The second photo is the same building in 2021. I took This photograph on May 12, 2021. Those of you who are familiar with downtown Honolulu will recognize it as the building where Fisher Hawaii ‘s downtown store is located.
Here is some up-close detail on the building.
Th eagle on the corner about the top window:
The decoration below the top window on the corner:
For some background on the building, see Peter T. Young’s article on the James Campbell Building.
See Dai Do Society
What is the See Dai Doo Society? Read about this benevolent society here.
The summary from the Library of Congress for this photo is: “Photograph shows Hawaiian swimmer and surfer Duke Paoa Kahinu Mokoe Hulikohola Kahanamoku (1890-1968) and swimmer Vincent “Zen” Genoves with their manager, Lew Henderson and E.K. “Dude” Miller. The Hawaiian swimmers came to New York for the Olympic trials in 1912. (Source: Flickr Commons project, 2012.”
The United States competed in the 1912 Summer Olympics in Stockholm, Sweden. Duke Kahanamoku won a Gold Medal for the Men’s 100 Meter Free-Style event. It took place from Saturday, July 6, 1912 to Wednesday, July 10, 1912. He would go on win two more Gold Medals in 1920 and two Silver Medals one in 1912 and the second in 1924.
Photograph Credit: Repository: Library of Congress Prints and Photographs Division Washington, D.C. 20540 USA http://hdl.loc.gov/loc.pnp/pp.print. Call Number: LC-B2- 2371-6 [P&P].
The Haleiwa Hotel opened it’s doors on August 5, 1899. Each room had a telephone connection to the front desk and a bathroom with hot and cold running water. Benjamin Dillingham developed this luxurious hotel to entice passengers to take the three-hour, fifty-six mile rail journey from Honolulu to Haleiwa. Mr. Dillingham built the Oahu Railway & Land Company to transport sugar from the North Shore to Honolulu Harbor, And with the opening of the hotel, he transported people as well. Weekend getaways to Haleiwa became very popular with Honolulu’s affluent population.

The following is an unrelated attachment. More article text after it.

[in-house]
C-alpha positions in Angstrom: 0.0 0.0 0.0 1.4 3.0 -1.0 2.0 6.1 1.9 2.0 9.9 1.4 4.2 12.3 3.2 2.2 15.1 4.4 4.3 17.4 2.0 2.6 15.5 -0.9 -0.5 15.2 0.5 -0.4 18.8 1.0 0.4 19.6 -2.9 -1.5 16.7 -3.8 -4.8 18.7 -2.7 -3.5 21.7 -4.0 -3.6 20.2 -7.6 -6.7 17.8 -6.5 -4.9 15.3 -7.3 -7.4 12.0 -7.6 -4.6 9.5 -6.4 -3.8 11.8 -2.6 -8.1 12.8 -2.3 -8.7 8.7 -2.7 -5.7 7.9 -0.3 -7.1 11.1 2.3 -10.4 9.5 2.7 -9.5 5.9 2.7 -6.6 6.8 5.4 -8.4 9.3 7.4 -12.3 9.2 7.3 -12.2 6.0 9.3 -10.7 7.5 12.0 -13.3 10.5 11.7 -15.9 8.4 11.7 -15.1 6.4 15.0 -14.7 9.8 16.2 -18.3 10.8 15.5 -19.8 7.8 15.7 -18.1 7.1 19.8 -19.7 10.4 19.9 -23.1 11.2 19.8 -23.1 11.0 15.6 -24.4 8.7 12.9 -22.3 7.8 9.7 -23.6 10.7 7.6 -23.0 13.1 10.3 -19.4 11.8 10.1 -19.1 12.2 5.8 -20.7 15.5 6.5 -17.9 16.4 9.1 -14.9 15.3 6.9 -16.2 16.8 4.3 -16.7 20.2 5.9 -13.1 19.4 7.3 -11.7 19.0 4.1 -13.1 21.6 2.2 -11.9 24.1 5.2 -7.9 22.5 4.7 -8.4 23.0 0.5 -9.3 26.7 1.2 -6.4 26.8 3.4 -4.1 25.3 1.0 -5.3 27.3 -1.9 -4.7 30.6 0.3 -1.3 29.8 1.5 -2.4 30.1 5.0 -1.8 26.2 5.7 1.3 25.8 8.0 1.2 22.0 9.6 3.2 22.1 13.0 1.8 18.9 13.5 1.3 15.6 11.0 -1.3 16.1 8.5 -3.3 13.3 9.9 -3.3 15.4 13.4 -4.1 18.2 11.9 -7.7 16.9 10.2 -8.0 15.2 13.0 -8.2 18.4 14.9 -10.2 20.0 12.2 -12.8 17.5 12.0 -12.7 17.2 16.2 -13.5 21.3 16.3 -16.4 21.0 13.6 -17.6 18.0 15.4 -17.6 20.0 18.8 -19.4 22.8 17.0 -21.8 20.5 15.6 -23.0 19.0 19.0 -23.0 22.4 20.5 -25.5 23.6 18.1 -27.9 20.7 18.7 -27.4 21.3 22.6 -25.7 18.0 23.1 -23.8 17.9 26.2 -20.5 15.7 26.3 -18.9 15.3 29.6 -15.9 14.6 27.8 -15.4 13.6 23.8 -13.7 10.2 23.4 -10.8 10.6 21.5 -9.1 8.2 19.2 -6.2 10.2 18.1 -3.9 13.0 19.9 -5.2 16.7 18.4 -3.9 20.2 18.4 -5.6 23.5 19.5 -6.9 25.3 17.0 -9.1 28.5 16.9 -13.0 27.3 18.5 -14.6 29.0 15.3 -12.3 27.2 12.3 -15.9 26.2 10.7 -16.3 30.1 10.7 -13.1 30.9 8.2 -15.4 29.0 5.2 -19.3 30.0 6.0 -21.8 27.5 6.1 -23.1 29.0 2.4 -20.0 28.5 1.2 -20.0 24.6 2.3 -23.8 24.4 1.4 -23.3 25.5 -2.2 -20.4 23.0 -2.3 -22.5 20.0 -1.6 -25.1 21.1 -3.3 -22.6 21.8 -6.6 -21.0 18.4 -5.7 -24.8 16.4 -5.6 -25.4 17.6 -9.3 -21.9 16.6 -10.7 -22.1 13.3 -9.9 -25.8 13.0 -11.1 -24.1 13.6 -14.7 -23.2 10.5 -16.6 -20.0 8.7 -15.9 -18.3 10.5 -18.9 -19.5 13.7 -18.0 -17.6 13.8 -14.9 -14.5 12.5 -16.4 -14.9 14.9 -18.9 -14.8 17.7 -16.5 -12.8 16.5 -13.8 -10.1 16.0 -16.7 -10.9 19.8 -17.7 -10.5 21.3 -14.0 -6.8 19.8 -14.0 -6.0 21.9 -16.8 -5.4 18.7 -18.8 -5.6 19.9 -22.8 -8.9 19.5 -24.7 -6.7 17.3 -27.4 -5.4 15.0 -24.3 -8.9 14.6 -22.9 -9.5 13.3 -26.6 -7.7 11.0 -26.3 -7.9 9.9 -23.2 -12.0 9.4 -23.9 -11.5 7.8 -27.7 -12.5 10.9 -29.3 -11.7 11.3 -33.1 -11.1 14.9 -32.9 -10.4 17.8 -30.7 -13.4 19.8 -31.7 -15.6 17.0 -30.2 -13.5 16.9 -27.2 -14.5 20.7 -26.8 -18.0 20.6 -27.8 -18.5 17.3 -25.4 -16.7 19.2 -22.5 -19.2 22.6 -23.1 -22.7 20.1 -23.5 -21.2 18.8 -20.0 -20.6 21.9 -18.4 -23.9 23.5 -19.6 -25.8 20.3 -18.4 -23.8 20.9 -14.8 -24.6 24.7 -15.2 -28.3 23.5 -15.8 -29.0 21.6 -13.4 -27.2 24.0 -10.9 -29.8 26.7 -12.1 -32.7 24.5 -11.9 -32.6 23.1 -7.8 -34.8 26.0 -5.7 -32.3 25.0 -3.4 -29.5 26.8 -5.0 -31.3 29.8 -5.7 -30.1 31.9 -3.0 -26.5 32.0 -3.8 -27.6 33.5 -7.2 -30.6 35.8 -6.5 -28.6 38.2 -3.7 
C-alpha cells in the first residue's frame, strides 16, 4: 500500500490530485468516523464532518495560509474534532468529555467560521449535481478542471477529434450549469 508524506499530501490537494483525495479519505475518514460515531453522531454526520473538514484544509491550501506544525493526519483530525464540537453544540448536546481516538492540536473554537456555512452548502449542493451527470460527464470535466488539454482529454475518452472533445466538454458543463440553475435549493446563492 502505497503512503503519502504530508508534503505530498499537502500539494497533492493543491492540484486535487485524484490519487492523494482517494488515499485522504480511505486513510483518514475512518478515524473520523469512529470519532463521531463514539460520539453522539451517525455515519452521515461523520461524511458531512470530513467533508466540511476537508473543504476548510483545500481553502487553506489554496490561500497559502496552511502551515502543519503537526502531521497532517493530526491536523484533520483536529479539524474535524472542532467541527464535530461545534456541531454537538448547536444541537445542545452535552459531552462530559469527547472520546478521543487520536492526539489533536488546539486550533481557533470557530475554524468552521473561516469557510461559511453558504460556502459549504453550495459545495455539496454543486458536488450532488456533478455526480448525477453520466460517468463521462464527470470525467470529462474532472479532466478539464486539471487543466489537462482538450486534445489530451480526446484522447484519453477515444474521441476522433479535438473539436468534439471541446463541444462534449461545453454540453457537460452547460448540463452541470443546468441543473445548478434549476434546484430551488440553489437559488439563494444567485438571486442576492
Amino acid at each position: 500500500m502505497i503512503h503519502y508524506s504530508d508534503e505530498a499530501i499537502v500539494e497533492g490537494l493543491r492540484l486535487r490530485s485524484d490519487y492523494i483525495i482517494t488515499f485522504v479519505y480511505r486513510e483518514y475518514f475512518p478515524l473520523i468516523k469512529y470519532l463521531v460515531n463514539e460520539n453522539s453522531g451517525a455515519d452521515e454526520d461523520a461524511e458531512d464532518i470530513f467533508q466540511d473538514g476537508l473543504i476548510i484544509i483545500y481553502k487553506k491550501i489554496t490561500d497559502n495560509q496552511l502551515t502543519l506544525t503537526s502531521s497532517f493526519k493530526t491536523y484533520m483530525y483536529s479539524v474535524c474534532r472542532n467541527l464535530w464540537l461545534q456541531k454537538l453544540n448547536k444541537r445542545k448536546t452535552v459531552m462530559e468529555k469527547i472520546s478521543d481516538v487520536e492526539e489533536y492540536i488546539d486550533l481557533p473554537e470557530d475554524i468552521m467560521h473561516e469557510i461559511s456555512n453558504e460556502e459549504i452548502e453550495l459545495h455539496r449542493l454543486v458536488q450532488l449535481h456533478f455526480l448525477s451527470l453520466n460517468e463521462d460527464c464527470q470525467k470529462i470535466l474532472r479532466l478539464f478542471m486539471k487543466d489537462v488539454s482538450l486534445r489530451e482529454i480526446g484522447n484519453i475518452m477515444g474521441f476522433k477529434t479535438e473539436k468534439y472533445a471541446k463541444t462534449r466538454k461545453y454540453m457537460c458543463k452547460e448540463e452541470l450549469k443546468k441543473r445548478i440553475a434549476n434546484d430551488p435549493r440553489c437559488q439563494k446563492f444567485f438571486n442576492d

Photo courtesy of Hawaii State Archives Call Number – PP-41-10-009. Historical information derived from Waikiki Time Machine.
Aloha Tower, one of O’ahu’s iconic landmarks, is a retired lighthouse. It opened its doors on September 11, 1926. The ten-story building topped with a flag mast was the tallest building in Hawaii for four decades. After the attack on Pearl Harbor, it was painted in camouflage so that it would disappear at night.
Although it’s no longer a lighthouse, it still welcomes vessels into Honolulu Harbor.
Honolulu Harbor before Aloha Tower.
This is Fort Street in downtown Honolulu sometime between 1900 and 1915. At one time, Fort Street was the shopping district in Honolulu.
During the 1800s and into the 1950s, Fort Street was home to some of the largest department stores in Hawaii. Then Ala Moana Center opened in 1959 and the department stores migrated to what was at one time one of the largest outdoor shopping malls in the United States. In 1968, Fort Street was converted into a pedestrian mall. Source: Fort Street Mall
The following photo is the way it looks today (photo was taken on November 21, 2020).
Fort Street from South King Street ca. 1911.
Where I live, there are rainbows.
This view is looking toward the mountains from Downtown Honolulu.
Photograph © 2021 Jeanne Alice Moore
One of these days, COVID will pass and things will open up again. Then we’ll be able to get out and socials the way we once did.
At the Makai Market Food Court at Ala Moana Center, Honolulu, Hawaii.